It is, without doubt, a sophisticated approach to a new local landmark and focus of community admiration. Eve Apartments on the corner of Macdonald and Eve Streets, Erskineville, greets visitors with a modern, sculptural façade of white glazed tiles, followed by sweeping curves of Midnight Blue thin brick tiles, gracefully lining the ceiling and grand entrance walls. It is a design masterpiece and a statement in new urban luxury.
For its first development in Sydney, Fridcorp has delivered a project not only with a great, central location – in heart of Erskineville, just 4.5kms to the city centre and 300m from the train station – but with impeccable design, at an affordable price. Not surprisingly, Eve Apartments’ 197 one, two and three bedroom apartments across four buildings sold off the plan before construction commenced.
The combination of Fridcorp, DKO Architecture, Hecker Guthrie on interiors and 360 Degrees on landscaping, has delivered a sophisticated, modern and elegant design. It offers an eye catching exterior, impeccable interiors and abundant leafy communal spaces, capped off with city skyline views.
“The relationship between site and surrounding suburb is intrinsic to the project’s design language, and in particular its use of brickwork,” says Nick Byrne, director at DKO. “It is conceived, designed and shaped as a response to a range of local elements, such as the distinctive curved corner treatment of numerous local buildings, along with an honest and robust materiality.”
Midnight Blue thin brick tiles, supplied by Robertson’s Building Products, perfectly match DKO’s design intent. “The brick tiles flow across the entrance, being lightweight enough to line the sweeping curve while robust enough to withstand all weather conditions and daily use of the entry portal, “ says Nick Byrne, director, DKO. What’s more, “They have a beautiful lustre, and offer textural richness and contrast to the stark white bricks of the façade,” comments Byrne.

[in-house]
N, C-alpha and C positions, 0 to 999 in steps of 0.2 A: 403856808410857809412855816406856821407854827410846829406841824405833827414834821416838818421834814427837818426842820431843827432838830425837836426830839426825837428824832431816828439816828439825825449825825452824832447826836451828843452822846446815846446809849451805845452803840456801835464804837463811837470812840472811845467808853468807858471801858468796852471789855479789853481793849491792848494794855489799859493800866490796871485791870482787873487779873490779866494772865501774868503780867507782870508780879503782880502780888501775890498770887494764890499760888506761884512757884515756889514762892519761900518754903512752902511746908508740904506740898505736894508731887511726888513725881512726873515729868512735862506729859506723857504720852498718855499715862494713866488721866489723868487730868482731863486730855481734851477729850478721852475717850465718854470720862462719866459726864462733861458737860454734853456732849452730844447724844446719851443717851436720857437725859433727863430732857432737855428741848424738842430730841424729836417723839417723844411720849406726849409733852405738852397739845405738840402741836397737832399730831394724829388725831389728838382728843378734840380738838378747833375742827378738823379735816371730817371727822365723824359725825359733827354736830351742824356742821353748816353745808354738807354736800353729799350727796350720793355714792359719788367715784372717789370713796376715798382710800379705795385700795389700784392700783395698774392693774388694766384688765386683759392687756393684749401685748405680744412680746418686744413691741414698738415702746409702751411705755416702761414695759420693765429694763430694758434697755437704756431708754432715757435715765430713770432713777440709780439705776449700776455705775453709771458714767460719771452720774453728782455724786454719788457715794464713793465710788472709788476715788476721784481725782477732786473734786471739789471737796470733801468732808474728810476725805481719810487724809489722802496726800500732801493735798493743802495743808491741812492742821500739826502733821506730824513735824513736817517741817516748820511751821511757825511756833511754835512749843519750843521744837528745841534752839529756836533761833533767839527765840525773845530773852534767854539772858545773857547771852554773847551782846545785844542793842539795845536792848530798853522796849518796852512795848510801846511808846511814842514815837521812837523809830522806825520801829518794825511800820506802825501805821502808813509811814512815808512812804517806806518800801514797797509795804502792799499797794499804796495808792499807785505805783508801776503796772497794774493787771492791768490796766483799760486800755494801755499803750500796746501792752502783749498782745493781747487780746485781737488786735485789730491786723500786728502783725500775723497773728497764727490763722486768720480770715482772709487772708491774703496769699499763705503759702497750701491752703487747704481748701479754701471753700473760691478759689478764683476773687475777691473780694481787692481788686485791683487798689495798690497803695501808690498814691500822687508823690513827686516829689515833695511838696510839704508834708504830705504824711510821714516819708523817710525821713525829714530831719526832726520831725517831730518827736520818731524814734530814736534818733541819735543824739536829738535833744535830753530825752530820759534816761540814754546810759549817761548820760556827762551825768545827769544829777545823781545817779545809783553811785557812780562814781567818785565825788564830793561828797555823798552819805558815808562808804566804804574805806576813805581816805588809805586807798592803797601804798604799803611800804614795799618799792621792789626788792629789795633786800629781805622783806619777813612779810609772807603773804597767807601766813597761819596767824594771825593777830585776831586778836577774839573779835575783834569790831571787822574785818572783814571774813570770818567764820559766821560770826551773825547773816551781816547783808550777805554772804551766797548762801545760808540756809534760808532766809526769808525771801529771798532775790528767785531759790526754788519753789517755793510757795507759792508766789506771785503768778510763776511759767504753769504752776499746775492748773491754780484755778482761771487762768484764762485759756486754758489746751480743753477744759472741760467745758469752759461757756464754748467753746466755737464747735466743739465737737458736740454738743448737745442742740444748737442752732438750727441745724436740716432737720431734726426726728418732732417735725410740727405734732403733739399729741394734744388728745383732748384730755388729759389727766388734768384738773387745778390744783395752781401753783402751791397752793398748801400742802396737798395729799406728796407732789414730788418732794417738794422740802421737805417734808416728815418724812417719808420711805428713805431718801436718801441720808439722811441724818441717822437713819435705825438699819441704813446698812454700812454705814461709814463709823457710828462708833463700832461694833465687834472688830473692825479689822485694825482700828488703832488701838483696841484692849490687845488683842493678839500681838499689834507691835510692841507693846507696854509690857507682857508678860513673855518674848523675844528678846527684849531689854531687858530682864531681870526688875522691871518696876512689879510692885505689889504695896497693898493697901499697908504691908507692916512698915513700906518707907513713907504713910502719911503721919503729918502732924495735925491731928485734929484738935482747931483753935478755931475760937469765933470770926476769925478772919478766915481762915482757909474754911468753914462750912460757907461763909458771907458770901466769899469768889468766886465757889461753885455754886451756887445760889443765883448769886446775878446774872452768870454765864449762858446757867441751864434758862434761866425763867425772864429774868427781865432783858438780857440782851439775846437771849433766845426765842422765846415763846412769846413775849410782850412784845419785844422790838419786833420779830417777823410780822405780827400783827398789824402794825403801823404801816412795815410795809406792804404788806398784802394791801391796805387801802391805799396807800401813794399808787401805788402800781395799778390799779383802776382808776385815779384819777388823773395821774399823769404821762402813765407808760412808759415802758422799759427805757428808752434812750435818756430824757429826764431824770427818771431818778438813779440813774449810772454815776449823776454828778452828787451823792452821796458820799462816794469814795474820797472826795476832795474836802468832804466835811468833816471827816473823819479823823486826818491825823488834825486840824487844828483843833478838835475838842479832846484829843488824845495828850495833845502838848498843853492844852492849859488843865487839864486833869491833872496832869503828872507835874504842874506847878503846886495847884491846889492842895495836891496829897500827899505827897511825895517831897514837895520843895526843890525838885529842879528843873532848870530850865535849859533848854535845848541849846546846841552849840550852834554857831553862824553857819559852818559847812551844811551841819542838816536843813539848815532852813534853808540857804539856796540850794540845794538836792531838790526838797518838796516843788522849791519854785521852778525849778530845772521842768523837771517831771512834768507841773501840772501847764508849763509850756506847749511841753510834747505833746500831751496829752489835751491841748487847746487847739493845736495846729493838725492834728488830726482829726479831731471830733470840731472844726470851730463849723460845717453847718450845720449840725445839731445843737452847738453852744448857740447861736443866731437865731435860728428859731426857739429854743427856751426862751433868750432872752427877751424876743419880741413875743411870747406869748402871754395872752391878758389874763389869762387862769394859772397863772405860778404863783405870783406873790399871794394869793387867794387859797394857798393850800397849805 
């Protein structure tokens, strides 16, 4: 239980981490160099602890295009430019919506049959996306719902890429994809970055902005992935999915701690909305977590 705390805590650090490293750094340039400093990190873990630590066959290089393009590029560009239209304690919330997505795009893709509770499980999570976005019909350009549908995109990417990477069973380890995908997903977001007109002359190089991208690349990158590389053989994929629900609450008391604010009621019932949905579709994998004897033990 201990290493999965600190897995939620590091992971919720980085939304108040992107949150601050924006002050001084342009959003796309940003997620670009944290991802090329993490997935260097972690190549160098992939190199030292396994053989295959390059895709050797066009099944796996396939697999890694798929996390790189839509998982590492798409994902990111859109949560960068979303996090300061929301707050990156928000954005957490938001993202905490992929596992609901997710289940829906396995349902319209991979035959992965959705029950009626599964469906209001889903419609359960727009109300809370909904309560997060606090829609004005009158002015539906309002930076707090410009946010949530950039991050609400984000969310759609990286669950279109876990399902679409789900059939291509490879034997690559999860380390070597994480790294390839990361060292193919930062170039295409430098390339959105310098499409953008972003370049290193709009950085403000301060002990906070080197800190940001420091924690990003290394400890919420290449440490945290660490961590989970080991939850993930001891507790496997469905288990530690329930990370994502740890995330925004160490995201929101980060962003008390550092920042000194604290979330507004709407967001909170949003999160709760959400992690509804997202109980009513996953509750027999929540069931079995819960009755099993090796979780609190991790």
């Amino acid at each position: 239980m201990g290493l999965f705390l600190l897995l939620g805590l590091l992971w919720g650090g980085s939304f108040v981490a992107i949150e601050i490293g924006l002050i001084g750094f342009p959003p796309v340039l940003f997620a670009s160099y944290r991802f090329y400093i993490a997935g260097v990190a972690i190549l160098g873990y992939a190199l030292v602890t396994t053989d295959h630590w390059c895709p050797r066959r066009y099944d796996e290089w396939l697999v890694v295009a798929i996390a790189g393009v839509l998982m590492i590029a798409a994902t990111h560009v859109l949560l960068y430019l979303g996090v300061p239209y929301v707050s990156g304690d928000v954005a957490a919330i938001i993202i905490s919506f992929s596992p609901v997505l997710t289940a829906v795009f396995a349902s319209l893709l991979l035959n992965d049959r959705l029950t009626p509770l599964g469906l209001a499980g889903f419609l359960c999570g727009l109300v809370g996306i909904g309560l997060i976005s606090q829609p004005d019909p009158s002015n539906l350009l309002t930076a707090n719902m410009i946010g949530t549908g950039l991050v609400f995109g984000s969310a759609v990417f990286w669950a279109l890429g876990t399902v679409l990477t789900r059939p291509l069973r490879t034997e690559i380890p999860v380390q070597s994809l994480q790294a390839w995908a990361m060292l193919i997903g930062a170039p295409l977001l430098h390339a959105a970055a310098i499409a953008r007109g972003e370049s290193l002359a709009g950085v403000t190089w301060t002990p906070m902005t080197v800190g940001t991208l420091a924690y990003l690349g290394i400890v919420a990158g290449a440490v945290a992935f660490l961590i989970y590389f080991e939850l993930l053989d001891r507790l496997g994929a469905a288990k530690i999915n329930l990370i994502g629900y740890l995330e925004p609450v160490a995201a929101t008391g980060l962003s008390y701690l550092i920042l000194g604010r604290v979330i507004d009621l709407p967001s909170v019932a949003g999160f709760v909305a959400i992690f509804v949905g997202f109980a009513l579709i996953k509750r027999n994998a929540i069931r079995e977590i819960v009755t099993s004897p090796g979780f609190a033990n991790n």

The sensual curve of Midnight Blue thin brick tiles punctured by sharply framed balcony slots creates a dynamic entry statement of vertical and horizontal movement – and is one of the most outstanding features of the design. Byrne continues, “The dynamic form of the entry arch is generated by a curve that swoops up, then down to ground the brickwork. It is one of a number of contextual responses to its locality, here recalling the distinctive brick arch of a nearby rail underpass as well as the old brick kilns that once existed in the neighbourhood.”
To the resident or visitor, it’s abundantly clear that maximising residential amenity was a key design aim. Lush landscaping on the ground floor and roof, and European style ‘stoops’ along major street lines combine to create a vibrant sense of community. In particular, Level 4’s rooftop garden, complete with built-in timber seats, offers a friendly communal space for residents and their guests, while the mature trees and plants along the gently winding pathways provide a warm welcome into Eve’s four apartment buildings.
Paul Fridman, founder and director of Fridcorp, says, “We’re very proud of Eve – from its exceptional design to its high-quality interiors and the development’s exemplary communal spaces. We think the project demonstrates that Sydney’s apartment planning guidelines allow for the realisation of excellent design.” And we couldn’t agree more.
Architects: DKO Architecture
Product: Midnight Blue thin brick tiles
Interior Designer: Hecker Guthrie
Landscaping: 360 Degrees
Builder: Richard Crookes Construction
Photographer: Brett Boardman Photography
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